The FBI’s Internet Crime Report shows that there were over 450,000 reported incidences of online crime in 2019 costing a total of more than $3.5 billion. With the number of people accessing the internet for shopping increasing and online banking during the Covid-19 pandemic doubling it would only be sensible to predict the statistics in the 2020 report will be even higher. Numbers like these are enough to prove how much cybersecurity matters and how important it is to learn how to keep yourself safe online. Being well informed is key.
What is Cyber Crime?
Some of the most common types of cyber-crime in the FBI’s report were those which work by conning people into believing the fraudster is from a legitimate company. They have different names according to the methods by which the criminal contacts the victim to gain information, usually bank details. They are:
- Phishing – probably the most recognizable term on the list this is when contact is made via email.
- Vishing – contact is initially made via phone call.
- Smishing – contact is made via SMS/text message.
- Pharming – being sent to a fake website (often by the methods above) that is pretending to be a legitimate one. The purpose of pharming is to gain usernames and passwords which can then either be used or sold for criminal gain.
The other most prevalent types of internet-related fraud are as follows:
- Non-payment/non-delivery of items
- Extortion via threat online is usually regarding information that the cybercriminal has obtained by hacking your device and stealing/copying private or personal data or by pretending that they have.
- Personal Data Breach is a familiar term from news reports over the years when personal data from hundreds, thousands, or even millions of users/customers is either deliberately extracted from servers/records by hackers or when it is released by accident or incompetence. This personal information can then be used by criminals for financial gain through fraud or extortion.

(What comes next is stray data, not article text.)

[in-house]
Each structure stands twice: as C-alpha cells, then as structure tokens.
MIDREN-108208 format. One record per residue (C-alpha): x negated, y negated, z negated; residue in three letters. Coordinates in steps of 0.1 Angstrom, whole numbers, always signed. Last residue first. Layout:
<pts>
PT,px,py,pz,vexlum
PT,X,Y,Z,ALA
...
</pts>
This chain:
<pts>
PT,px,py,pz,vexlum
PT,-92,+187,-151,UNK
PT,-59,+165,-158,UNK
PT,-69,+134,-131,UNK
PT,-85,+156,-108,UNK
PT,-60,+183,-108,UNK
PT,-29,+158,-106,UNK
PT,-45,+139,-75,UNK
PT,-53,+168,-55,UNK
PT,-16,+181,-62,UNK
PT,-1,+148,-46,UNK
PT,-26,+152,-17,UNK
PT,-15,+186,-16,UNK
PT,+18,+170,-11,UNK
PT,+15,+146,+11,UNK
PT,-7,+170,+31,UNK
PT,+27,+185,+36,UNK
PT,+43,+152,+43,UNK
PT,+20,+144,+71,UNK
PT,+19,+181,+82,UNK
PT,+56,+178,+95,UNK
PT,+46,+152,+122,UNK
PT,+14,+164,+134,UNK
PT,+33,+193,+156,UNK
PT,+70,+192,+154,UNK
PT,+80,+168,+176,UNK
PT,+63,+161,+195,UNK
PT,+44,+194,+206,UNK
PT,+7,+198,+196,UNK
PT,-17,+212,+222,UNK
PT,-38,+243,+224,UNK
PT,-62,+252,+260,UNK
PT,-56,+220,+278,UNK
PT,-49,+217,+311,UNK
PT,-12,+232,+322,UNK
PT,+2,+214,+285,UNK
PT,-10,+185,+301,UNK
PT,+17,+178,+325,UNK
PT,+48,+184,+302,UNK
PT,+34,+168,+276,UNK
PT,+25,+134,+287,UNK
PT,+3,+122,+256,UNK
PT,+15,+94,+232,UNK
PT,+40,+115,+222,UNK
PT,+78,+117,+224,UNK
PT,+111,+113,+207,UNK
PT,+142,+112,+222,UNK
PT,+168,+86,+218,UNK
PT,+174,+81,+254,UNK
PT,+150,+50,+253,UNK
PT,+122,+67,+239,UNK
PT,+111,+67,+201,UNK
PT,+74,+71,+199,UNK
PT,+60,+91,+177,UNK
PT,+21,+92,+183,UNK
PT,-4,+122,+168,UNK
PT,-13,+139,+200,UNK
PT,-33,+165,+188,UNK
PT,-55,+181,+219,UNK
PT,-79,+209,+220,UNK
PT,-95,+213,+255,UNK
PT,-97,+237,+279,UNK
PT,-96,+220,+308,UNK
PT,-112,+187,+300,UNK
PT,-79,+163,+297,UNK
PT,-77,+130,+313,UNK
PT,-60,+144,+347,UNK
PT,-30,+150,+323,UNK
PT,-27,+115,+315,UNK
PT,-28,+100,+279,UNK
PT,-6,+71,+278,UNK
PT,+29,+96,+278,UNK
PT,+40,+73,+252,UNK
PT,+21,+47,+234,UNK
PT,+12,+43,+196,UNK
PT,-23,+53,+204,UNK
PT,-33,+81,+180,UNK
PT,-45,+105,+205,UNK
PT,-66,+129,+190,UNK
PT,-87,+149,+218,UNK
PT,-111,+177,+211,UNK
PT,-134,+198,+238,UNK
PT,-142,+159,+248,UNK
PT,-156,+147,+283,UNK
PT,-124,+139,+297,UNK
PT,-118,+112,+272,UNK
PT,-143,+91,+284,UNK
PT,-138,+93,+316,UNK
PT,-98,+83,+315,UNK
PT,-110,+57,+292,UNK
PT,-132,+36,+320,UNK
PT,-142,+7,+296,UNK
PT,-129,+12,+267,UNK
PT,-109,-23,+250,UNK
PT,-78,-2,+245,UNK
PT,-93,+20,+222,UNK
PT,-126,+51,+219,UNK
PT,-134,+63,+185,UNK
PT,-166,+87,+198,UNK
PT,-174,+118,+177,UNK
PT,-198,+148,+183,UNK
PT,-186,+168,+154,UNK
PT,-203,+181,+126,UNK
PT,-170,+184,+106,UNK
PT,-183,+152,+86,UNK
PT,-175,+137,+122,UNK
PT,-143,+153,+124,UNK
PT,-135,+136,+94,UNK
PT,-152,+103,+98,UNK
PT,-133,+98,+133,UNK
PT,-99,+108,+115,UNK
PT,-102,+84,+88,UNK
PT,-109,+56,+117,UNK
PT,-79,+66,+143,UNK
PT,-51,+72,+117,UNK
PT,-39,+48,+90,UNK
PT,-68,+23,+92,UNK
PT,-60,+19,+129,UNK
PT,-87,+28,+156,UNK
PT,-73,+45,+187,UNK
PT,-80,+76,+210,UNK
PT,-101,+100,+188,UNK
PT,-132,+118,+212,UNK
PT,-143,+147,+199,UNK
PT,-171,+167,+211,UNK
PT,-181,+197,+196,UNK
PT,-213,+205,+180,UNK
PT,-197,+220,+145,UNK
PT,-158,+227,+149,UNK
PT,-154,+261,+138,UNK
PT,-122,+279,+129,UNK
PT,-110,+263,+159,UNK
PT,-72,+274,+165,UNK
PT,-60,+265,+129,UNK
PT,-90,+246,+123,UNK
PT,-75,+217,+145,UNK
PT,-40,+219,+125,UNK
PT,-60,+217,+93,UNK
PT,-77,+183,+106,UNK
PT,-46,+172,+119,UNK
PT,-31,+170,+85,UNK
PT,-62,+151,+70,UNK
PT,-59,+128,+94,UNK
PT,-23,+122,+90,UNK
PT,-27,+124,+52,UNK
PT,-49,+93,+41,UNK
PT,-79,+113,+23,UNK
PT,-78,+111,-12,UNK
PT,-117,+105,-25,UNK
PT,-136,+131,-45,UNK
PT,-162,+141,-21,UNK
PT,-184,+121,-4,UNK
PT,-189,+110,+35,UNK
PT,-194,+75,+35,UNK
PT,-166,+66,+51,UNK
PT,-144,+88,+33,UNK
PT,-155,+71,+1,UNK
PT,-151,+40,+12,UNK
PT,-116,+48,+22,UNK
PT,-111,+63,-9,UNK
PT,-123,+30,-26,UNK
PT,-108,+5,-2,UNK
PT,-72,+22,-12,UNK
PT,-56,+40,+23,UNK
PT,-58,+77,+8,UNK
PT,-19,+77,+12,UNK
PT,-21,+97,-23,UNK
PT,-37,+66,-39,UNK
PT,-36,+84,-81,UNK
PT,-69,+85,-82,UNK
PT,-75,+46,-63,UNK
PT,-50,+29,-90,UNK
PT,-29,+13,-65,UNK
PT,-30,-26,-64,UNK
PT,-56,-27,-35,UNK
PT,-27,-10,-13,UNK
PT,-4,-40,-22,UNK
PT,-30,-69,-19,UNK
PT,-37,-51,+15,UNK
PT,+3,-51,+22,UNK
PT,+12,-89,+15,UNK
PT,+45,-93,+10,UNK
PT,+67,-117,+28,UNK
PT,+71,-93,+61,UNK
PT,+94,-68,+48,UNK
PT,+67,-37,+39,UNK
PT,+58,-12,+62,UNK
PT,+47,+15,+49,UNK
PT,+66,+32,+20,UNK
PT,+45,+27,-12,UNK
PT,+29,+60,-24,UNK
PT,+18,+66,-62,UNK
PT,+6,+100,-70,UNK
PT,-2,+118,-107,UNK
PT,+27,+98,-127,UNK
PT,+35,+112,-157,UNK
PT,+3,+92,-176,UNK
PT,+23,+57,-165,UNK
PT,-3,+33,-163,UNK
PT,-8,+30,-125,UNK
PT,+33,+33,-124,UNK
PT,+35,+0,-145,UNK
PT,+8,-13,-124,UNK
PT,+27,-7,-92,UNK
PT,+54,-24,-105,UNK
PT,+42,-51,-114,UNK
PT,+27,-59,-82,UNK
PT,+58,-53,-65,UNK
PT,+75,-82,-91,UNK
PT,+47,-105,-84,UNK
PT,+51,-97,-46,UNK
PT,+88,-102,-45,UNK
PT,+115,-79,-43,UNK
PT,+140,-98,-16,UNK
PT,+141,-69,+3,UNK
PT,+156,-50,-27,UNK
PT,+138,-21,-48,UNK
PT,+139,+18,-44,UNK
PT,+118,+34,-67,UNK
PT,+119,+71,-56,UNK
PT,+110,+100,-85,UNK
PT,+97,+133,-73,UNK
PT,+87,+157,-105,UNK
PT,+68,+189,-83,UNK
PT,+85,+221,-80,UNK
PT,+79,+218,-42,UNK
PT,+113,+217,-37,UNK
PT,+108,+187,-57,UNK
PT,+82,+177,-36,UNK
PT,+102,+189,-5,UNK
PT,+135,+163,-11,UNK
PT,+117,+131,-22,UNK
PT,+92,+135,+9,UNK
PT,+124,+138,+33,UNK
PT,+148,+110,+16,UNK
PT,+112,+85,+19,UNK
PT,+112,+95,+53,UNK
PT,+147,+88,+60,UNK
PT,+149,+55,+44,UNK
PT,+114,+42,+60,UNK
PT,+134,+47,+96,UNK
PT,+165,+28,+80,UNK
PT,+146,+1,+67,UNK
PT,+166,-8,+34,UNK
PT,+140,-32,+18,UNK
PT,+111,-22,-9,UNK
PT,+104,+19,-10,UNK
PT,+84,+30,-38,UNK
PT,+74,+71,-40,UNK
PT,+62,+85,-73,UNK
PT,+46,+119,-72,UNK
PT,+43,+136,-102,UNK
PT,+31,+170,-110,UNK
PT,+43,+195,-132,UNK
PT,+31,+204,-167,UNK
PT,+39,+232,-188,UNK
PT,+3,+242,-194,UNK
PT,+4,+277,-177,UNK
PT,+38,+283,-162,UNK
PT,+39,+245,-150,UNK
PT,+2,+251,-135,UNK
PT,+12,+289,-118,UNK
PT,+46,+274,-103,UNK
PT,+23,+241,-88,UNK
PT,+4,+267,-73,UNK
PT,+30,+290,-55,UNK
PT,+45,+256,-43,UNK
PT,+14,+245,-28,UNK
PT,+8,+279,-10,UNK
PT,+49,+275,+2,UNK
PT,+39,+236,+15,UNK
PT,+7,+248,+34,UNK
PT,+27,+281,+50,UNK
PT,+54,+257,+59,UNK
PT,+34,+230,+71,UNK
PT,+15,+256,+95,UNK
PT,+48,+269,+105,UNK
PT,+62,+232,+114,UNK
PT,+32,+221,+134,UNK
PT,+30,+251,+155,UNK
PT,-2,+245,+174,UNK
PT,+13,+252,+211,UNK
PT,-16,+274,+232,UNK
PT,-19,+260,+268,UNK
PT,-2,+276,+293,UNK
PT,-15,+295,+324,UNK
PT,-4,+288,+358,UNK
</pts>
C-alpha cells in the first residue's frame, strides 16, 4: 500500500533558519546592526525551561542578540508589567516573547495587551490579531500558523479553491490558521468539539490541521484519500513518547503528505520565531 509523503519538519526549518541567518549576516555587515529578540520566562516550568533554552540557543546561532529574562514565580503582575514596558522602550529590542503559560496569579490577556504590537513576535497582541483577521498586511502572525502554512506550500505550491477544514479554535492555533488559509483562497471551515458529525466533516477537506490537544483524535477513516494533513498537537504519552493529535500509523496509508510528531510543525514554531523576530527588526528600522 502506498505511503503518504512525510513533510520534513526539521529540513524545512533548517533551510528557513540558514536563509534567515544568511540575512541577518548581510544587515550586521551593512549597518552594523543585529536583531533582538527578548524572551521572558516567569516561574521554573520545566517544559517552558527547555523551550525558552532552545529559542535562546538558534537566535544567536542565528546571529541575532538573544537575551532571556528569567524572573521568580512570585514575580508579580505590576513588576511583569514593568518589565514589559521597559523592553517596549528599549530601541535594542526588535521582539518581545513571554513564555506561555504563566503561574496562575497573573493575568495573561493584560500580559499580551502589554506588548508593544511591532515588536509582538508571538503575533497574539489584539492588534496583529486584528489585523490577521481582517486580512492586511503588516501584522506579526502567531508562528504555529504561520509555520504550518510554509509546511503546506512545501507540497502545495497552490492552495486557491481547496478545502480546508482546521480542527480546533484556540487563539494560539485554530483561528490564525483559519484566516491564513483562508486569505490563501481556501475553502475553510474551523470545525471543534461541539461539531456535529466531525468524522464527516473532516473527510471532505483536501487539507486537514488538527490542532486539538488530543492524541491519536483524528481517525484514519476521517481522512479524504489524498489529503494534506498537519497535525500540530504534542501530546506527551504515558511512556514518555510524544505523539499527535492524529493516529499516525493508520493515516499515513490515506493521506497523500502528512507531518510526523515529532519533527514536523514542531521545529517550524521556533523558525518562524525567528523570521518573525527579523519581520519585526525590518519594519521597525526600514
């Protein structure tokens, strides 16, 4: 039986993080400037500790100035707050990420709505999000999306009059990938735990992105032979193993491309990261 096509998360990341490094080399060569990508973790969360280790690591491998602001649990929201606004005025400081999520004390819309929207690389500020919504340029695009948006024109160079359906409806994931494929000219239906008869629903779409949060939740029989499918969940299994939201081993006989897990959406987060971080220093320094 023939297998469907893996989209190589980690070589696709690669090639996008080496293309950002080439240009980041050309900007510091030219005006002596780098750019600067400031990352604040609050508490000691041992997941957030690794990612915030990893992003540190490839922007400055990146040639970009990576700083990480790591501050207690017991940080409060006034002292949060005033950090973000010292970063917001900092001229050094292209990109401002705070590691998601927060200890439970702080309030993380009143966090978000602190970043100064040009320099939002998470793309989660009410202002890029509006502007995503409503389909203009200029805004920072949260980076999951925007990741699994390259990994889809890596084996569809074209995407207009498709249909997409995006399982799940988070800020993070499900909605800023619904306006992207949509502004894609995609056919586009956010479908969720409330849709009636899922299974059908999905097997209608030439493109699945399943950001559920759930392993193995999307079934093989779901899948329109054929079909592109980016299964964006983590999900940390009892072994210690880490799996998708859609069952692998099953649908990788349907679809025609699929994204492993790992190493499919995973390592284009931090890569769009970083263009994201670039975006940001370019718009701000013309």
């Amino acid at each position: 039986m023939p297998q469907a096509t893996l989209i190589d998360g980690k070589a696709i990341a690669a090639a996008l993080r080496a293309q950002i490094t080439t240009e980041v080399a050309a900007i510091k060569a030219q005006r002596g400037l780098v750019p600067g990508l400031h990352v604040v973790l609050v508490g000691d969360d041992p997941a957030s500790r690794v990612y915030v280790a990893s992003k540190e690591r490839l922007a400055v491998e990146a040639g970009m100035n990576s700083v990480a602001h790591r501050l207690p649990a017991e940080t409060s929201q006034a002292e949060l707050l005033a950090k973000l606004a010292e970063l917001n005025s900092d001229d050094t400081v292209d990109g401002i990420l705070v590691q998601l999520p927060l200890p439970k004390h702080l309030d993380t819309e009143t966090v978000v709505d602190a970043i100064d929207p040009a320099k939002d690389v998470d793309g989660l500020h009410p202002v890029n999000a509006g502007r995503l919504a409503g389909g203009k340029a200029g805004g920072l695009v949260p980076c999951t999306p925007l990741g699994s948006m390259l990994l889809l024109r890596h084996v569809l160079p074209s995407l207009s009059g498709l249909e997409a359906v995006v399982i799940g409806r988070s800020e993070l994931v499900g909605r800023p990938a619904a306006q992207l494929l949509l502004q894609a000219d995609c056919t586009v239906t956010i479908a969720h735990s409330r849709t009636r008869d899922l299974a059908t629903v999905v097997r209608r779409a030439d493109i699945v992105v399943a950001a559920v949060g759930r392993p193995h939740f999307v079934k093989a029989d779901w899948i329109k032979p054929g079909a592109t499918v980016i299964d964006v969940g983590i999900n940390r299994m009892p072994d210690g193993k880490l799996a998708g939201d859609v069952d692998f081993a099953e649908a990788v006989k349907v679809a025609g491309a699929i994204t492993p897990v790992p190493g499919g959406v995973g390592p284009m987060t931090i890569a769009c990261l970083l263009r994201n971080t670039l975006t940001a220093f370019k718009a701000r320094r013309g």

Despite these being the most common types of online crime those with the largest reported losses are:
- BEC or business email compromise.
- Spoofing; fake websites are pretending to be official ones, usually to obtain credit card or banking details.
- Confidence tricks and Romance frauds can be long-game frauds where, after a period of trust-building, sums of money are repeatedly taken over an extended period of time.
How To Protect Yourself From Cybercrime.
So, now you know what the most common and most costly ways online fraudsters con people but do you know the best ways to keep yourself safe from them?
Here are 5 ways you can help keep yourself safe online:
- Ensure you have good internet security software and update it when prompted.
- Do not open emails if you don’t know who they are from. Even more importantly do not open attachments or follow links within emails unless you are 100% sure they are safe.
- When shopping online only use reputable sites, look for the padlock in the top corner, ensure it is an https site and not just http (the S is for secure) and if using auction sites check the buyer/sellers reviews, scores and how long they have been using the site.
- If you’re starting a relationship with someone online, be wary. Red flags include them wanting to leave the dating site to communicate using a different medium, not wanting or be able to meet in person or to video-chat, if the person seems too good to be true or their photos are full of signs of wealth and luxury (tip: do an image search to see if you can match it to see if it backs up their story).
- Be wary of official-looking emails, phone calls, or SMS messages which ask you to either follow links to websites or to input your bank/card details – legitimate businesses will not ask you to do this. If you want to double-check find your own documents and call them to ask or log in to your account through your browser.